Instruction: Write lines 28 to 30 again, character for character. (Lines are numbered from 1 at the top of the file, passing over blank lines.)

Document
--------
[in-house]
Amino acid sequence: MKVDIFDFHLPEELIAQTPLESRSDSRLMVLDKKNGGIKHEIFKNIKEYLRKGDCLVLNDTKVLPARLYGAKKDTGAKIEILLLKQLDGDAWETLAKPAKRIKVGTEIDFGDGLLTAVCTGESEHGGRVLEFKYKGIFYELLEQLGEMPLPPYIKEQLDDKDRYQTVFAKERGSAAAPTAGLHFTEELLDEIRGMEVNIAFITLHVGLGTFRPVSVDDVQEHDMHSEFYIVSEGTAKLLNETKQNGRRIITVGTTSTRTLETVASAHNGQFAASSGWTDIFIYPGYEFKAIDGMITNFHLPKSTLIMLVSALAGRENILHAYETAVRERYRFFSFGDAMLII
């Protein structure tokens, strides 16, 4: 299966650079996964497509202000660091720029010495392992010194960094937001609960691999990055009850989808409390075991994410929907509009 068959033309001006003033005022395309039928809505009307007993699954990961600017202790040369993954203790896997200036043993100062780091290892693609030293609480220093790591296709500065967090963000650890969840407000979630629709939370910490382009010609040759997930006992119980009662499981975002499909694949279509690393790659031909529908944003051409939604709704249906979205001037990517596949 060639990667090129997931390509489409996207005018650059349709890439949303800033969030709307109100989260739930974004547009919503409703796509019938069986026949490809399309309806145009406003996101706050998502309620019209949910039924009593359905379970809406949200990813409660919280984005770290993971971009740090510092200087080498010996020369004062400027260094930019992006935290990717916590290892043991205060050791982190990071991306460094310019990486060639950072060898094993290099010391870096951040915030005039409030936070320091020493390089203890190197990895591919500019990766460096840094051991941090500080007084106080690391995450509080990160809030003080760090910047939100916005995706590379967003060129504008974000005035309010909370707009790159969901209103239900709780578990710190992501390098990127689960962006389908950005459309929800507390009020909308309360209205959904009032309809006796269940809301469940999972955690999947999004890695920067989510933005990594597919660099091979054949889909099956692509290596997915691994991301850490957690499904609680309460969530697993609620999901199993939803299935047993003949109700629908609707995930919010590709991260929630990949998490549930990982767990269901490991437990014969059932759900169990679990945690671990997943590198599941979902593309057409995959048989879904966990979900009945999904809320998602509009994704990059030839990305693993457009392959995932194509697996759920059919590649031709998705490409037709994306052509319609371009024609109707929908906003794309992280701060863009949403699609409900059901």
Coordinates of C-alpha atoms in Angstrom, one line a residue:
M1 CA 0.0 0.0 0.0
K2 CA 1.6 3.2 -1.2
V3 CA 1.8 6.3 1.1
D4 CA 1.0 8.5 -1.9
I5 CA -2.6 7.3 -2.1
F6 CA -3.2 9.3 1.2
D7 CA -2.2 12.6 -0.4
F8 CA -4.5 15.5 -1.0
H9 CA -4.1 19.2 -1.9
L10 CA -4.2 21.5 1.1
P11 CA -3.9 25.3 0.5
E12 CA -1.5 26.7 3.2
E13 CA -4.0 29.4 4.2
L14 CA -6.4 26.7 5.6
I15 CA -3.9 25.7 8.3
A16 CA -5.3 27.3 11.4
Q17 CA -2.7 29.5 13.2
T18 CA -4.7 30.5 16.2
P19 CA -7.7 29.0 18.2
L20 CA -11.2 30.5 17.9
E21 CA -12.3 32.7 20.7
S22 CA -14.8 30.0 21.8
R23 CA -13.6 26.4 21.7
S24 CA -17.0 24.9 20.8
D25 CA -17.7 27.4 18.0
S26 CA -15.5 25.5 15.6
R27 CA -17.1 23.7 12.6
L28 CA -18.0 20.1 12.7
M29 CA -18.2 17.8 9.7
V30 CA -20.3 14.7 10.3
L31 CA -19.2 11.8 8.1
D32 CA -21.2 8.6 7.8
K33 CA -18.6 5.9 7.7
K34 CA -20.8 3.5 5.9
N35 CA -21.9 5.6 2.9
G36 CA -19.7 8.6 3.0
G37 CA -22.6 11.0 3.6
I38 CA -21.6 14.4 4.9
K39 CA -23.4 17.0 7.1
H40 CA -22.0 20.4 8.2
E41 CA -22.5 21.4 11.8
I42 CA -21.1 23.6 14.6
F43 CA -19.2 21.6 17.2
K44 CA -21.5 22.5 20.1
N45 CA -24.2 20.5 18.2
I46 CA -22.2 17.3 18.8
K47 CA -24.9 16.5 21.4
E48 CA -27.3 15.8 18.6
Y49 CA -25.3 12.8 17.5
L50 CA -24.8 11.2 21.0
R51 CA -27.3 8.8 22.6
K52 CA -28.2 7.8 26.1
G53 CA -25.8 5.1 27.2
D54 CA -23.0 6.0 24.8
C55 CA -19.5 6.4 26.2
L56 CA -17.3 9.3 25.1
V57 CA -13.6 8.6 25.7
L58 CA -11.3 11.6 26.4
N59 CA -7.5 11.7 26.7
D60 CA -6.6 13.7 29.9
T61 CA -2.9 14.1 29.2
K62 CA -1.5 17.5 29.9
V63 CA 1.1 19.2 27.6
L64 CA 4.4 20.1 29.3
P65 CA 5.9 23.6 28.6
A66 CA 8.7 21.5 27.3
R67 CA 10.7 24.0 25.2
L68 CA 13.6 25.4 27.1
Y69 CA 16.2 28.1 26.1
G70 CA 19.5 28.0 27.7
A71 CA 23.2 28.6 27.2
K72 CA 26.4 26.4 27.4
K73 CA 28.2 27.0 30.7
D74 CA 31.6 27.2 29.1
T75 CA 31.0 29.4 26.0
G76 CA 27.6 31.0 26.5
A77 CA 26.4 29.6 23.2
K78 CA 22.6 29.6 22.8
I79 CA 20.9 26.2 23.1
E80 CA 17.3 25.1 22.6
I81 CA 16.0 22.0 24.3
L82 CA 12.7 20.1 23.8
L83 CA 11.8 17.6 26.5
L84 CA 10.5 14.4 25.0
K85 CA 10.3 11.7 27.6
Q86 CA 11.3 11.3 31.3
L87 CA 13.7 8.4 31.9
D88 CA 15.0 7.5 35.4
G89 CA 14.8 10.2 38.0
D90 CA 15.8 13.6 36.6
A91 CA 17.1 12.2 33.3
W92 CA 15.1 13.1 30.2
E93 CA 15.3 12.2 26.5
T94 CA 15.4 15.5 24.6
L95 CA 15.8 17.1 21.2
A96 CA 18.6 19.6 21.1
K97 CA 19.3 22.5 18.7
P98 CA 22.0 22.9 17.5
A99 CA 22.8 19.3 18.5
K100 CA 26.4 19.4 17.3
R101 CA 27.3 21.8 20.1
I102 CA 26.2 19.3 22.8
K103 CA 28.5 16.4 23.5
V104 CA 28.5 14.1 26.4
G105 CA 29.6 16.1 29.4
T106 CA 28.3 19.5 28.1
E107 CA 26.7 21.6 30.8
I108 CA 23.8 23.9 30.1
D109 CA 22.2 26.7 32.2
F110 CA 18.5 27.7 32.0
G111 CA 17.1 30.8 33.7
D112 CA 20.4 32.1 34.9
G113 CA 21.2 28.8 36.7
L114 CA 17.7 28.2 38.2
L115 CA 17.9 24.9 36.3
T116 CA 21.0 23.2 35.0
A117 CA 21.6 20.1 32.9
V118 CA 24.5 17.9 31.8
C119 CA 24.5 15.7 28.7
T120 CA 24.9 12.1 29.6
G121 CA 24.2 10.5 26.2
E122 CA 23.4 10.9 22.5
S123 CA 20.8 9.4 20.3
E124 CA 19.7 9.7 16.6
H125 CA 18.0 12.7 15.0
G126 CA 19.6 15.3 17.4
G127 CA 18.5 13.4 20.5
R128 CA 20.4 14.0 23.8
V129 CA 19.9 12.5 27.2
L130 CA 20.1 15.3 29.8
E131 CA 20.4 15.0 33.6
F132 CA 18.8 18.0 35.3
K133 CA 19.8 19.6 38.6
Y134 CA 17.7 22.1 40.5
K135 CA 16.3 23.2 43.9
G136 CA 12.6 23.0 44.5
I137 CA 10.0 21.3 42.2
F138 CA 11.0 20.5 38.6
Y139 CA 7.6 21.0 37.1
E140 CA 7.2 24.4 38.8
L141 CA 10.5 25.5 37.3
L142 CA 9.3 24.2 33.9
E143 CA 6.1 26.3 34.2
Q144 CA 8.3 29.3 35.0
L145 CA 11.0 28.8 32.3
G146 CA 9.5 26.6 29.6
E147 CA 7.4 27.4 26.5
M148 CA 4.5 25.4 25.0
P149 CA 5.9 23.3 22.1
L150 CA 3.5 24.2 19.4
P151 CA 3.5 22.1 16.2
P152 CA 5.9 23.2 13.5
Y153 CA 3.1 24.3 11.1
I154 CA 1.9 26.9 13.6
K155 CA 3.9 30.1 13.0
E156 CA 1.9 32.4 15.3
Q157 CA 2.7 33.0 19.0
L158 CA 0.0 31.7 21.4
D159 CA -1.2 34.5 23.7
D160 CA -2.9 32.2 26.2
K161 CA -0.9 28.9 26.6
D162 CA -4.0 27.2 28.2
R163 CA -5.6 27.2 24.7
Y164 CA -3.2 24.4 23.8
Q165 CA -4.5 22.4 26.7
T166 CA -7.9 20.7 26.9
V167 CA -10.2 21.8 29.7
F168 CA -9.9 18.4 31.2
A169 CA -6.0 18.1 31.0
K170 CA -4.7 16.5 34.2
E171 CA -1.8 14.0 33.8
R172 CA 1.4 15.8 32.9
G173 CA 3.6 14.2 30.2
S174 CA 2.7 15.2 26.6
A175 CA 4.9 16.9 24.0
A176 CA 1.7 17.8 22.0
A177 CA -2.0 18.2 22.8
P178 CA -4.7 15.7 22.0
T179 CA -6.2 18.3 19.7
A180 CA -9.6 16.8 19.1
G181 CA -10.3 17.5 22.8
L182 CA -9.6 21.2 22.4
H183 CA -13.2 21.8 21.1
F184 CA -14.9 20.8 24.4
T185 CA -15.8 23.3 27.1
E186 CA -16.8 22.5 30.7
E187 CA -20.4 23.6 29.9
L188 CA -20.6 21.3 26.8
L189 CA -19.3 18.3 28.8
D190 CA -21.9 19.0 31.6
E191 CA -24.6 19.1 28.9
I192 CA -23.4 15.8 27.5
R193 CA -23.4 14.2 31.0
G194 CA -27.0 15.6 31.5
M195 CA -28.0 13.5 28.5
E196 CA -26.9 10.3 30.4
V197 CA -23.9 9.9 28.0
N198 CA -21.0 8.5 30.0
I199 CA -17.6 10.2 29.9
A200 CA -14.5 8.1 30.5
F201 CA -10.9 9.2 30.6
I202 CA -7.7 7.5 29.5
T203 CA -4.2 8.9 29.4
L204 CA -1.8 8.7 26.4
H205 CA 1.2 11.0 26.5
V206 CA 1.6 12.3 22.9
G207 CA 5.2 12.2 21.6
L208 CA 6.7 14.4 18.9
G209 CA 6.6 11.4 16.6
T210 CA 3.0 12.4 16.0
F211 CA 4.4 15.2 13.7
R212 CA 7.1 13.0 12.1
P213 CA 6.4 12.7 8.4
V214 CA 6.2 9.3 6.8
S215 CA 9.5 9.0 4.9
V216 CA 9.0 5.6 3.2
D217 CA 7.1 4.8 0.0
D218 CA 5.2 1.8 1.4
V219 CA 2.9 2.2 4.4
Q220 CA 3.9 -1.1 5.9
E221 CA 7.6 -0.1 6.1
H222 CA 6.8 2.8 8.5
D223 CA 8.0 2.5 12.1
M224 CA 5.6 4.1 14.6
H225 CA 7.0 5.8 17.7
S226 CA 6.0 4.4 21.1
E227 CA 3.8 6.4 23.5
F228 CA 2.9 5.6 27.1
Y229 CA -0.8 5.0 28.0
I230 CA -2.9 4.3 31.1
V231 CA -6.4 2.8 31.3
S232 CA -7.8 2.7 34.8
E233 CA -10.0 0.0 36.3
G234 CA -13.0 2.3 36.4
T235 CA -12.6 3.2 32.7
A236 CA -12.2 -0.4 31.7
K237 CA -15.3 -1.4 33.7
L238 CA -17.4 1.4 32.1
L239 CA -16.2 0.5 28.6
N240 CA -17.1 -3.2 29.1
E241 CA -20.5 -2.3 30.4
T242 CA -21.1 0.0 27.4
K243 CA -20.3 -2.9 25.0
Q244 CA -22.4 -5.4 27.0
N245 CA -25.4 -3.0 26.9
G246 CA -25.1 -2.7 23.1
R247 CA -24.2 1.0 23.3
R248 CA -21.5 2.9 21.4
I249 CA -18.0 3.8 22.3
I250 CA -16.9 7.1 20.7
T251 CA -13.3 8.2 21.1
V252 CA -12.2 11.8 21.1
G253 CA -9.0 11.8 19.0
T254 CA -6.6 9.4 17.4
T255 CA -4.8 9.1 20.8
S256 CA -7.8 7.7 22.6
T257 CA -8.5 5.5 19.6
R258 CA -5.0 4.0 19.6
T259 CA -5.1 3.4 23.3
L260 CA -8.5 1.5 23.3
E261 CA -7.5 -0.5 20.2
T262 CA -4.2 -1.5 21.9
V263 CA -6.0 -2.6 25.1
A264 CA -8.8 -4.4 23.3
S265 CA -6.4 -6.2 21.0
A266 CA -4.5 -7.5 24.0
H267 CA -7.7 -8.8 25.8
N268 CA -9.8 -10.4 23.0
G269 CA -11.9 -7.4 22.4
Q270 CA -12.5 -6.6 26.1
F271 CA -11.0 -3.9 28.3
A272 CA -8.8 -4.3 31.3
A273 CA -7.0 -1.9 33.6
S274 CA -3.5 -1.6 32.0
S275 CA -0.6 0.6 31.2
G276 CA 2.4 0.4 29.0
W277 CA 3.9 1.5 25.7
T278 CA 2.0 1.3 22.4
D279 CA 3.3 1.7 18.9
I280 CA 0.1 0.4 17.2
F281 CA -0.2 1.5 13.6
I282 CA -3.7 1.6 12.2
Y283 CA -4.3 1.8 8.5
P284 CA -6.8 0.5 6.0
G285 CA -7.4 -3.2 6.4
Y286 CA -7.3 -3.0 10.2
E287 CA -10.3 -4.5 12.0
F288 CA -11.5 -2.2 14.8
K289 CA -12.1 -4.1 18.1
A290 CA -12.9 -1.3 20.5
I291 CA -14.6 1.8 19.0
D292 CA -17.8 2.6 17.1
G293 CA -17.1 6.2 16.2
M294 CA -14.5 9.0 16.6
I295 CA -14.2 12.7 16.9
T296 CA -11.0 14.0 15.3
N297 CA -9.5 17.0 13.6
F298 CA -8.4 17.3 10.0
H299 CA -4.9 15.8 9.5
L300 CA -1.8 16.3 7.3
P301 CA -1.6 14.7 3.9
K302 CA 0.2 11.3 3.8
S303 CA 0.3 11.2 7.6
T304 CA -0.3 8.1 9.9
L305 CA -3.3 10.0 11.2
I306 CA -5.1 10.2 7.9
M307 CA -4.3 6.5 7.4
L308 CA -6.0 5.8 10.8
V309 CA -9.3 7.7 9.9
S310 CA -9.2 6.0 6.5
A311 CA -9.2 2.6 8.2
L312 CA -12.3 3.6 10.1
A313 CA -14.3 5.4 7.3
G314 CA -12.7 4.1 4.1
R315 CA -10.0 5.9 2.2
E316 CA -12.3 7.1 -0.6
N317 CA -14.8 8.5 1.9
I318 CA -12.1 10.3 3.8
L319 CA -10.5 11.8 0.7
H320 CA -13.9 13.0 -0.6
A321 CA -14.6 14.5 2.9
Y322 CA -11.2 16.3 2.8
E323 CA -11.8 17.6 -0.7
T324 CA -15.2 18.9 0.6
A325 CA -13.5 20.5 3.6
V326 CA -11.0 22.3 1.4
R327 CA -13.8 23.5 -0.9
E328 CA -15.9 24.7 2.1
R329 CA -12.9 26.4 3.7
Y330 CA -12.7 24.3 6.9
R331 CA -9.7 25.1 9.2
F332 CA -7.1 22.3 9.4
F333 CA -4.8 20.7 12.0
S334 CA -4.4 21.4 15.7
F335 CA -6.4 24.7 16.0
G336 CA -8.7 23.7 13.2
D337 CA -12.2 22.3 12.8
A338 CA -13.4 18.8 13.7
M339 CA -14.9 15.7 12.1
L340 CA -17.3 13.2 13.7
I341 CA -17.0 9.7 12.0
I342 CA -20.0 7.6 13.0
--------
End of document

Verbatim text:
S24 CA -17.0 24.9 20.8
D25 CA -17.7 27.4 18.0
S26 CA -15.5 25.5 15.6